Recent events in China could spell trouble for graduating Longhorns

Parth Patel

On Aug. 11, the Chinese central bank devalued the Yuan, sending shocks through the world’s markets. The currency’s exchange rate, which had been strictly controlled up to this point, is now open to market influences. Of course, the important question is why should we care?

In today’s world, economies are increasingly intertwined with one another, especially so in the case of China. The country is well known for its relatively inexpensive exports, including items such as consumer electronics, medical equipment and clothing. As China’s economy has grown rapidly over the past decade, so has its demand for imported goods, such as machinery, electronic equipment and luxury consumer goods. 

However, recently there has been a decrease in demand for Chinese goods worldwide, and its main industry, manufacturing, has slowed considerably. To combat this, the Chinese government issued the recent change. As the value of the Yuan versus the U.S. dollar falls, it becomes cheaper for countries around the world, including the U.S., to import Chinese goods. Increasing demand for these goods will lead to renewed manufacturing growth in China. 

This sounds like a welcome change, but the opposite is also true, and it doesn’t bode well for us; the fact that the Yuan is weakening means that American goods — as well as those from other countries — become more expensive for Chinese buyers to import. Our top exports to China have been goods such as machinery, electronic equipment, copper and the like, and Chinese demand in these areas will fall. In fact, China’s Yuan-denominated imports dropped by a whopping 14.3 percent in August. Decreasing Chinese imports could mean American manufacturers will scale back operations; students majoring in engineering, business and certain sciences looking to enter the manufacturing and technology sectors in the next couple of years could face a tougher job market.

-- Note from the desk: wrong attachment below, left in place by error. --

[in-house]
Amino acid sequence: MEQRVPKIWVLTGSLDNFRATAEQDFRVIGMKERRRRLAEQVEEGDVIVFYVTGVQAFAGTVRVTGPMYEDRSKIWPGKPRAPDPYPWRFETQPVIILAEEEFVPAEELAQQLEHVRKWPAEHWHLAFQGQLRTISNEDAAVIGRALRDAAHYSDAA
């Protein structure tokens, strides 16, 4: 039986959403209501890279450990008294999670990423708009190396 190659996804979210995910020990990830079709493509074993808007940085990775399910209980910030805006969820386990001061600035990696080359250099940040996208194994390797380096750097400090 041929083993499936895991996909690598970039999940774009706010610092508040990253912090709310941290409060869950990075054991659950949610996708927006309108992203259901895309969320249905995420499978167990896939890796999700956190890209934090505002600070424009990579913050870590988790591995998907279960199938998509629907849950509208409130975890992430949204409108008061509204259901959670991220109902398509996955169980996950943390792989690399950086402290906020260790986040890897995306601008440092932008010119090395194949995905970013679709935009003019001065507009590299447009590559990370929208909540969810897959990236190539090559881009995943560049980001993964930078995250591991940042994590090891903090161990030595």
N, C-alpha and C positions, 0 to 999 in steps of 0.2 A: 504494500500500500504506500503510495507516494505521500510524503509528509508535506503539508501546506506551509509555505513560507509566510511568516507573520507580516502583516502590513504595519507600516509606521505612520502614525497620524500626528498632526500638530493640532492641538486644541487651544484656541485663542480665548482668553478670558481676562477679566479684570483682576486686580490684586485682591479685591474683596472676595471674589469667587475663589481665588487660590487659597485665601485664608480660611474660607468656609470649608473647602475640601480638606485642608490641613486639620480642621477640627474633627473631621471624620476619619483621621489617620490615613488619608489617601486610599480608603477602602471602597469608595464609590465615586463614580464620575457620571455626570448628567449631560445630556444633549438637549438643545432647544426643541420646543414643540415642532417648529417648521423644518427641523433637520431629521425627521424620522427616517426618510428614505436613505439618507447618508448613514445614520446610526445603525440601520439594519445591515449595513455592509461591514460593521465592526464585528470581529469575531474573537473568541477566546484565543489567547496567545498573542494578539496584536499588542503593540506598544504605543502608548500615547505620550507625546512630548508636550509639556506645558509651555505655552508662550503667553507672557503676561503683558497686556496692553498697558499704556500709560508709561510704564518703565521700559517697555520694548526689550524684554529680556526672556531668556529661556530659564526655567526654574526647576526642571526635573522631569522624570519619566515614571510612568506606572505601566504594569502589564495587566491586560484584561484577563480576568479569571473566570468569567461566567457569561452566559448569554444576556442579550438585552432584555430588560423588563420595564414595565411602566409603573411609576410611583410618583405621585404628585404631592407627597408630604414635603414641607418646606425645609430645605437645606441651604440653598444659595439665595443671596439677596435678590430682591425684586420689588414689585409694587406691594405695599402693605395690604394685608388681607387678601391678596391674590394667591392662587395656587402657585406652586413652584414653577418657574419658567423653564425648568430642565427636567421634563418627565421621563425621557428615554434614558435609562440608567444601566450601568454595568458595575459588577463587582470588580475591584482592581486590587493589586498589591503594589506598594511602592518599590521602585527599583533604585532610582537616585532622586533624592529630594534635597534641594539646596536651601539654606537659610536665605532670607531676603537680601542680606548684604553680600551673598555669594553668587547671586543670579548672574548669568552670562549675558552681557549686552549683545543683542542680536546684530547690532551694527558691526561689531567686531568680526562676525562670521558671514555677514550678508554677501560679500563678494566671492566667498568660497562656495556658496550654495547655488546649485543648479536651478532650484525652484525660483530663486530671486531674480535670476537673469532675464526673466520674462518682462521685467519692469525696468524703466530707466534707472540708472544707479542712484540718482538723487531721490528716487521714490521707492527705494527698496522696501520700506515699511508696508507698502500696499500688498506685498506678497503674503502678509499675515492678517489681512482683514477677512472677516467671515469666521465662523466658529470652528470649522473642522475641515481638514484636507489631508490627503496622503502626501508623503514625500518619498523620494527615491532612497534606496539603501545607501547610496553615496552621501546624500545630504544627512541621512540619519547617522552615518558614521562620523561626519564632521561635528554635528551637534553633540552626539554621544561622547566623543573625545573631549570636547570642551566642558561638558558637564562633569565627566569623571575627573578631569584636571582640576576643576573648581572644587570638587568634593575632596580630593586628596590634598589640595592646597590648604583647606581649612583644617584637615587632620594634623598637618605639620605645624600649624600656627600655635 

The recent changes in the world economy could be leading to uncertainty in the future and can seem especially daunting to graduating students. The governor of the Chinese Central Bank claimed last week that the Yuan will stabilize, but we will have to see for ourselves how long the slide continues.

Parth Patel is a business honors and finance senior from Austin, Texas.